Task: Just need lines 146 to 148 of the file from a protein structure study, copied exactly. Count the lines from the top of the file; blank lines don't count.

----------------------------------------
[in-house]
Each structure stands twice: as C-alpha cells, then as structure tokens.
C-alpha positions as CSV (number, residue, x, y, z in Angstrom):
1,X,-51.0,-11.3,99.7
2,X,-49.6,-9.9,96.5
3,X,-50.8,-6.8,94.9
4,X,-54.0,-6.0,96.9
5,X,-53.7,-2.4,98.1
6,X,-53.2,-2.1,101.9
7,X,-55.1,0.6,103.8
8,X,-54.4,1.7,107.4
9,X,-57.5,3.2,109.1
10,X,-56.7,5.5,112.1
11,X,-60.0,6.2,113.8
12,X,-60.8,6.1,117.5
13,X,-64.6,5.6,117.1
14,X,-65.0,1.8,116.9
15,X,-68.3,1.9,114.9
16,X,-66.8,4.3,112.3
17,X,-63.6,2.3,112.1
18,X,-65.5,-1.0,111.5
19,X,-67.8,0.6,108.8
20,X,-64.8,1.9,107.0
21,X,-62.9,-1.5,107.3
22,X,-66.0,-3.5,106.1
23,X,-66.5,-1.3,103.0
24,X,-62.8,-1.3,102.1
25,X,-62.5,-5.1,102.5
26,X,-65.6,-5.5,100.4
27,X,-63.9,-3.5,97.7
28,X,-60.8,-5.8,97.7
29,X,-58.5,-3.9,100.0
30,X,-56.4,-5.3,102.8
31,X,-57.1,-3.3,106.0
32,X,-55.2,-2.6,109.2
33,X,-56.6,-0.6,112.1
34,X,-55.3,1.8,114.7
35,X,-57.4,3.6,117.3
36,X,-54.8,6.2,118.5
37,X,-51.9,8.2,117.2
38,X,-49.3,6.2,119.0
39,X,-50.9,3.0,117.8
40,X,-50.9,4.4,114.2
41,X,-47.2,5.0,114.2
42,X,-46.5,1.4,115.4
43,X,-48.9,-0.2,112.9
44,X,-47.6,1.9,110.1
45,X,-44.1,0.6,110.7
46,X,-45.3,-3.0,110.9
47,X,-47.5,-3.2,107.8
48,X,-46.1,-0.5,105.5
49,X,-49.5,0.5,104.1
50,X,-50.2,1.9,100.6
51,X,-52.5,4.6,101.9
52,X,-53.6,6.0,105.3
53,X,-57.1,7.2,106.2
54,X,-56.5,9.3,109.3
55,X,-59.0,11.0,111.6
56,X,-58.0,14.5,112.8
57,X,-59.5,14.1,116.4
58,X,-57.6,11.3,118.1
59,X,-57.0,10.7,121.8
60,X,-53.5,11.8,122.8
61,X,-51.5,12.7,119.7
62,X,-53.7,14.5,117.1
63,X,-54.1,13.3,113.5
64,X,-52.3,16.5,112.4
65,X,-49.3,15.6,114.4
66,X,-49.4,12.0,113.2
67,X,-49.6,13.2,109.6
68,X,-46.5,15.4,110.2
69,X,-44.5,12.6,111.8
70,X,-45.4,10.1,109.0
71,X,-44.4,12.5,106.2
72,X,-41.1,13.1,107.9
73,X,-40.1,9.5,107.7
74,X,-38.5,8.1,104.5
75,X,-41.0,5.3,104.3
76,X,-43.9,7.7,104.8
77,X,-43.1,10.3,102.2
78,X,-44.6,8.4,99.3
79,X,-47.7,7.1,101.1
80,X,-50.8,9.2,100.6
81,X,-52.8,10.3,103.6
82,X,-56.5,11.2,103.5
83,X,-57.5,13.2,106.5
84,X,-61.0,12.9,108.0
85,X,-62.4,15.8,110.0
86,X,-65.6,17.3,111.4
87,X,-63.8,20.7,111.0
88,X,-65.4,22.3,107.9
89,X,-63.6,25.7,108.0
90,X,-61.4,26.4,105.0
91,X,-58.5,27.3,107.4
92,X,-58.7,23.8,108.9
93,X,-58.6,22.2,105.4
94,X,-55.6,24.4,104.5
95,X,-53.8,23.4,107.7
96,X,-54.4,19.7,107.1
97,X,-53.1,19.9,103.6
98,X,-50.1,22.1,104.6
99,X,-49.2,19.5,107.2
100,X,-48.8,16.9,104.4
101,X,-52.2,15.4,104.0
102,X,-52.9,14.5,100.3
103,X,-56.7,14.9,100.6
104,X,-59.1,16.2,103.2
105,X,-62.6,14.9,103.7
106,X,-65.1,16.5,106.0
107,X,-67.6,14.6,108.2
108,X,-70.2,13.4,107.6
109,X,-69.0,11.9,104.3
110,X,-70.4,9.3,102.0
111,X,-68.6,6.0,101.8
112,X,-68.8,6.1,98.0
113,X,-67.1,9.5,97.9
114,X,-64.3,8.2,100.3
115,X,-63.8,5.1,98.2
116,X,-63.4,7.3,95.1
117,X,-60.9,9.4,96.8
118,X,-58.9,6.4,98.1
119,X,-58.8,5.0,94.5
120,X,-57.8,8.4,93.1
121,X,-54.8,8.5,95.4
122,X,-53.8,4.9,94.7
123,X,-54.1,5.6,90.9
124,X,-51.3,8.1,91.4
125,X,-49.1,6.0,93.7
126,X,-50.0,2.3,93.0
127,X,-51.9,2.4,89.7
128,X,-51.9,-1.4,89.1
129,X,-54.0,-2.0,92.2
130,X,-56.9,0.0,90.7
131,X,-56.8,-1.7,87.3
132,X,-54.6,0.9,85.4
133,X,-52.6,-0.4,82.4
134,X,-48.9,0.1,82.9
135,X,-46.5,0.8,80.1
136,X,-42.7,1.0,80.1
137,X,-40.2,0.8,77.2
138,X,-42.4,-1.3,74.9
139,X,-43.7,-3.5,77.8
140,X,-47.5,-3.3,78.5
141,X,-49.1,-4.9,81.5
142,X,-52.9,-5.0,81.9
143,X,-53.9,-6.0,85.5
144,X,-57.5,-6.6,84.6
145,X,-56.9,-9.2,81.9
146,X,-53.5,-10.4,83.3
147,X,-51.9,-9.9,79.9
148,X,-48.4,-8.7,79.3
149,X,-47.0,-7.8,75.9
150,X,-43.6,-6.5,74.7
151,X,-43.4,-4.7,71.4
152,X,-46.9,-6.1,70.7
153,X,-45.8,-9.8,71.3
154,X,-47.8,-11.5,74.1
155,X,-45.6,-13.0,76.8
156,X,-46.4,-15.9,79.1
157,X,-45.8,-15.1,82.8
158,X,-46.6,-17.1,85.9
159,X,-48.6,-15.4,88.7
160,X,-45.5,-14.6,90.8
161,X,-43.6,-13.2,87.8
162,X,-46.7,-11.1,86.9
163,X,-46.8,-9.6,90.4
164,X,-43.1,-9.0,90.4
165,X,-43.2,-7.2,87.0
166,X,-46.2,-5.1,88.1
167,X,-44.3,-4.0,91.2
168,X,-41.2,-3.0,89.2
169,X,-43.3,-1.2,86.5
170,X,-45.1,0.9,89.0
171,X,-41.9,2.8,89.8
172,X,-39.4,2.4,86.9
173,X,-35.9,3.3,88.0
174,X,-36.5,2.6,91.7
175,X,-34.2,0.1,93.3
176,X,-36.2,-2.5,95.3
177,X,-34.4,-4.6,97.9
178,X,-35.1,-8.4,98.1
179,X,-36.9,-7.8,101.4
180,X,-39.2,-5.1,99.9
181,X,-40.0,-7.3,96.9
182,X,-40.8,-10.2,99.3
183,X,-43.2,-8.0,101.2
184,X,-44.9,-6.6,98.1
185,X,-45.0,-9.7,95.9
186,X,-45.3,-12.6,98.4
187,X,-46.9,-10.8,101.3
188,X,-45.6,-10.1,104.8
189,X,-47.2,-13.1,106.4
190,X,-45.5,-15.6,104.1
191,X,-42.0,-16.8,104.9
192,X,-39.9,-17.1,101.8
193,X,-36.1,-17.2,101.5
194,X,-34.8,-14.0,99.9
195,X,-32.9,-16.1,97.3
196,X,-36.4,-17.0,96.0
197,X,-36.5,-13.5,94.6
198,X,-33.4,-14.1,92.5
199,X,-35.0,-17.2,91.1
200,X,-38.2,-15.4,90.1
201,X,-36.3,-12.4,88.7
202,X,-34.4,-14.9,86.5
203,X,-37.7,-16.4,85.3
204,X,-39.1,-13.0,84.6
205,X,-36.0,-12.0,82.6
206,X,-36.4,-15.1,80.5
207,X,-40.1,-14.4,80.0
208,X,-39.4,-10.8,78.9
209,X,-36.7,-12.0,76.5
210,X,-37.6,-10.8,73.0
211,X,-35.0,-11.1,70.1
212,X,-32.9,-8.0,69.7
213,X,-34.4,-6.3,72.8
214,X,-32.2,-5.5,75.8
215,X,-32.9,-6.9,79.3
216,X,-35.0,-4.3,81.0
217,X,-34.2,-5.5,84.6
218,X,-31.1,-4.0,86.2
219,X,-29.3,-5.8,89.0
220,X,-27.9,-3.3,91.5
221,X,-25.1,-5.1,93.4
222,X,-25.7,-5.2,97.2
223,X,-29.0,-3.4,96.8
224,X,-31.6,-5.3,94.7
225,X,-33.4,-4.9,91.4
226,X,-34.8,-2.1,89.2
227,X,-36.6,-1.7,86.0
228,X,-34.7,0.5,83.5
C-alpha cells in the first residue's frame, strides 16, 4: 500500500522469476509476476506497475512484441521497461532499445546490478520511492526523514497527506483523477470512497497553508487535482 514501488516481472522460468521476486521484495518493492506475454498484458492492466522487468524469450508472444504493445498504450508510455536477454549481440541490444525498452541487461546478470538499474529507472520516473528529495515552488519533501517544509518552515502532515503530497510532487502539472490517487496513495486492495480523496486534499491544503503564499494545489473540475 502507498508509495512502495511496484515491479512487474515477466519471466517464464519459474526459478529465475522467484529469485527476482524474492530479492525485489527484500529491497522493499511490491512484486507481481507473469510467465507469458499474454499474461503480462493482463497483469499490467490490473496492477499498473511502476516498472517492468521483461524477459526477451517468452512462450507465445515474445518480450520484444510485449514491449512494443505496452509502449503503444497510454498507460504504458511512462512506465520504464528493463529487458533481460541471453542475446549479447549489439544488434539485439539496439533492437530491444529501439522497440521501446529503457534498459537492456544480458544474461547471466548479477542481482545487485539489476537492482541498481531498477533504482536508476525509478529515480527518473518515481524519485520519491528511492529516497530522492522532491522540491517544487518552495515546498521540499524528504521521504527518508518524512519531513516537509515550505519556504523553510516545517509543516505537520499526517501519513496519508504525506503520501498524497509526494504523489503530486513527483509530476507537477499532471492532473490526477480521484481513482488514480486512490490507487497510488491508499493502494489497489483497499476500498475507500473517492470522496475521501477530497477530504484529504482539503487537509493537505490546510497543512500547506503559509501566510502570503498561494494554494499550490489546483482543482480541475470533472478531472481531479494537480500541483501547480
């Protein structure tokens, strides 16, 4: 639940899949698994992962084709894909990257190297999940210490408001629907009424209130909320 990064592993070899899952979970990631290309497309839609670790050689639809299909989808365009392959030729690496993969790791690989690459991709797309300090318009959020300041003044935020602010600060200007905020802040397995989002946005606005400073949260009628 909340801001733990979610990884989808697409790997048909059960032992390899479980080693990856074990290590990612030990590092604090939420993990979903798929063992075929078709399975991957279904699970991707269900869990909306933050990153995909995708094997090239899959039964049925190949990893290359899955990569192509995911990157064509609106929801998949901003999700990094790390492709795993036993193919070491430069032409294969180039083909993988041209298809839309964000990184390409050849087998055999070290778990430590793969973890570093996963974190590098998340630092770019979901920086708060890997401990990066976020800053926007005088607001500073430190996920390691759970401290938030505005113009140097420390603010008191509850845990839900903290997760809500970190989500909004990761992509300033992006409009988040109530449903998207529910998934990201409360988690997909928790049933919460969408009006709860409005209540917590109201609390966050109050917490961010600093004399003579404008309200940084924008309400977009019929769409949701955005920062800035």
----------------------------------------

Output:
143,X,-53.9,-6.0,85.5
144,X,-57.5,-6.6,84.6
145,X,-56.9,-9.2,81.9